A $2,000 award and up to $10,000 to invest in the program or effort of your choosing — that is what the Ivory Prize for Excellence in Student Leadership is offering to recognize and encourage student involvement and leadership.
Clark Ivory, former chair of the University of Utah Board of Trustees, established this prestigious award to recognize extraordinary and influential student-led projects that positively impact the campus and/or the broader community. The prize is an effort to enhance the undergraduate experience and encourage student involvement and leadership. It recognizes one to two students for demonstrating a positive influence on student success and/or fostering efforts that have enabled meaningful change.
Nominations are due Friday, Feb. 23.
You are eligible for this award if you have graduated from the U since 2012, as well as those currently enrolled in undergraduate or graduate degree programs. Self-nominations are welcome.
Nominate yourself or someone you know today.
Here are some of the past recipients of the Ivory Prize:
The 2017 Ivory Prize recipient was Nick Knight, a third-year student at the University of Utah. Knight has gone above and beyond in his work to develop resources and solutions aimed at addressing intergenerational, systemic issues related to individual and public health, education and social justice – particularly as they pertain to food insecurity. He is the executive director of Feed U Pantry, an on-campus food pantry, and has worked with university leadership in formulating strategies to alleviate food insecurity among members of the campus community. Feed U has served more than 1,000 people with over 10,500 pounds of food to date. Knight is the embodiment of selfless leadership this world needs.
Jacob Nold became a part of his mother’s vision to connect trained service dogs to veterans suffering from post-traumatic stress disorder. The nonprofit organization Labs for Liberty has a clear goal: To create a lasting impact for the better. While the roughly 3 million combat veterans is small compared to the 20 million veterans countrywide, Labs for Liberty hopes to pick up where the Department of Veterans Affairs leaves off in terms of one-on-one veteran care. Nold noted that it can be difficult at times “not to get too emotionally invested” when working so closely with the labs and veterans, however he believes it is important to build relationships that will last a lifetime.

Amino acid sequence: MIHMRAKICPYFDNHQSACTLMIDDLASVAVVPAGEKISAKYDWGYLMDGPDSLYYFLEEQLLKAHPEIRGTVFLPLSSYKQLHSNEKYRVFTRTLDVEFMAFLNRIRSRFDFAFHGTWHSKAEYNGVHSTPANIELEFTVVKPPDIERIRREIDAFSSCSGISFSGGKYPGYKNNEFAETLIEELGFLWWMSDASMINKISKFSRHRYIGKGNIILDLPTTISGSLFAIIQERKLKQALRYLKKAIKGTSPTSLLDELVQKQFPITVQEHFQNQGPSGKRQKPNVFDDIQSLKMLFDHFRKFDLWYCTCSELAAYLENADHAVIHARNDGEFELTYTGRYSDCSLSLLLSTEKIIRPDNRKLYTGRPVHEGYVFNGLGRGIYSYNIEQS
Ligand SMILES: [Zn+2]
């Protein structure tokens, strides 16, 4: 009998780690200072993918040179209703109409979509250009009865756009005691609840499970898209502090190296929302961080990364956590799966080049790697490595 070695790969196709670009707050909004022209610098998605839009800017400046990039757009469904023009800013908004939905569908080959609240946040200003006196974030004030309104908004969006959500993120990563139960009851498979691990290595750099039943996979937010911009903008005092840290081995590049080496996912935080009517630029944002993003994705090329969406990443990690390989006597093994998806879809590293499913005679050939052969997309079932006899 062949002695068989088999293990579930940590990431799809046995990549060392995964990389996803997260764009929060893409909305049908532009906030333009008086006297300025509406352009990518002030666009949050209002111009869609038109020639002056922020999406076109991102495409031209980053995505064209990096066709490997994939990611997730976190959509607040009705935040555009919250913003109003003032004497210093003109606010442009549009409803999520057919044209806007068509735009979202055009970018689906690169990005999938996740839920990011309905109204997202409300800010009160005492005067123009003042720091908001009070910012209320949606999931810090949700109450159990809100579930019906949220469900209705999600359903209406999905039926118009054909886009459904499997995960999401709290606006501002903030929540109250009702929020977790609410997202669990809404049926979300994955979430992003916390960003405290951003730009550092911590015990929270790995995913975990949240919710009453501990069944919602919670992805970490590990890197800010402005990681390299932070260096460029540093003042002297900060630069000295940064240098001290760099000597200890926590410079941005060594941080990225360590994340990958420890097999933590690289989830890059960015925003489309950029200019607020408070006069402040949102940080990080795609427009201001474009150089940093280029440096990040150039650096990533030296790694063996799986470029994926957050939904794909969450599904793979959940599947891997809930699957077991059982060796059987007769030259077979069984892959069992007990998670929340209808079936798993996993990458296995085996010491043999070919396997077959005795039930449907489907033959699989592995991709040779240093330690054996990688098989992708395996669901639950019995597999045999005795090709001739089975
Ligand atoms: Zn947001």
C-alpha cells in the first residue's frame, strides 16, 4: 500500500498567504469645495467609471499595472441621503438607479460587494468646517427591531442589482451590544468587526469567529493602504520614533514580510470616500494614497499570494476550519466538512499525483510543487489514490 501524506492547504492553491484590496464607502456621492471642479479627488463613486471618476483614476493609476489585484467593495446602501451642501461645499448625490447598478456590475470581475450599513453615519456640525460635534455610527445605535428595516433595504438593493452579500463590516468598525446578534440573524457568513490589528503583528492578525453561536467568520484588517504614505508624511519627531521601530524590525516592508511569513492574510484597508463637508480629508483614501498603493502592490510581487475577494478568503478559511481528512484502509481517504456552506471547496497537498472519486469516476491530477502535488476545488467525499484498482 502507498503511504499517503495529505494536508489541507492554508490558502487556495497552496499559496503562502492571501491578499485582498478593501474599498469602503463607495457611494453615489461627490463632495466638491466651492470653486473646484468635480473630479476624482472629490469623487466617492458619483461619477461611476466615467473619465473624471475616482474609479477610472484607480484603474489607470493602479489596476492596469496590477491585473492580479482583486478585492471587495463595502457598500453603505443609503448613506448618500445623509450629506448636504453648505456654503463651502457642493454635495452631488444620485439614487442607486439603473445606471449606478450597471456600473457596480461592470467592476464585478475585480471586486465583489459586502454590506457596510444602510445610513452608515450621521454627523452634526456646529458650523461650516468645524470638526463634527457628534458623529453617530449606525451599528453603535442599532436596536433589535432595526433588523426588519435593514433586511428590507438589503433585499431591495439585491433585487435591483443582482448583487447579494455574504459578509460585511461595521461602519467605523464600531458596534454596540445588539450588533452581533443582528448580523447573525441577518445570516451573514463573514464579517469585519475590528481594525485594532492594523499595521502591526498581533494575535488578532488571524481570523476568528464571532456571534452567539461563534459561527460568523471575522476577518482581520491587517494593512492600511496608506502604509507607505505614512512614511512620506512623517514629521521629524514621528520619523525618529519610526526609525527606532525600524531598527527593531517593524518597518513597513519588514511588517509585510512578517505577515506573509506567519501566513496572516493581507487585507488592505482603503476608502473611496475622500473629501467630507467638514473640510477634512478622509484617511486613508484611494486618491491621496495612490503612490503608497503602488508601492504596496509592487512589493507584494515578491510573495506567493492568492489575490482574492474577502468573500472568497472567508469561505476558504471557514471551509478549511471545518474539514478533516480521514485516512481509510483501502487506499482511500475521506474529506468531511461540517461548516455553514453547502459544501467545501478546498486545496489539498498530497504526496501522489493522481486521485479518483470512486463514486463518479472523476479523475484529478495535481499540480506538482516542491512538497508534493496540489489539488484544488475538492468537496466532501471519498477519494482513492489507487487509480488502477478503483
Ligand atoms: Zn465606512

Allyson Armstrong and Katharine Blumenthal, co-founded the Student-Run Pro Bono Physical Therapy Clinic in November 2013. Since it opened, the Department of Physical Therapy faculty have aligned coursework with events at the clinic, including a doctoral seminar in which students reviewed and provided evidence-based critiques of care delivered by students at the clinic. The project grew to include students from the physical therapy assistant program, as well as nutrition, medicine, pharmacy and nursing and has prompted other clinics along the Wasatch Front to engage students in physical therapy clinical services.
In 2012 Amanda Newman participated in an Honors College Think Tank course that challenged students to identify a problem in the community related to health care and then propose a solution. Amanda and her team quickly identified a need and took it from concept to completion. They started a student-led volunteer organization called Connect2Health that acts as a bridge between underserved patients and resources needed to lead healthier lives and served 1,000 people in the program’s pilot year Under her leadership and vision, Connect2Health continues to provided student learning and engagement opportunities while impacting underserved populations in a meaningful way. Today, with 70 student volunteers per semester, the program continues to thrive and maintains a robust partnership with 4th Street Clinic.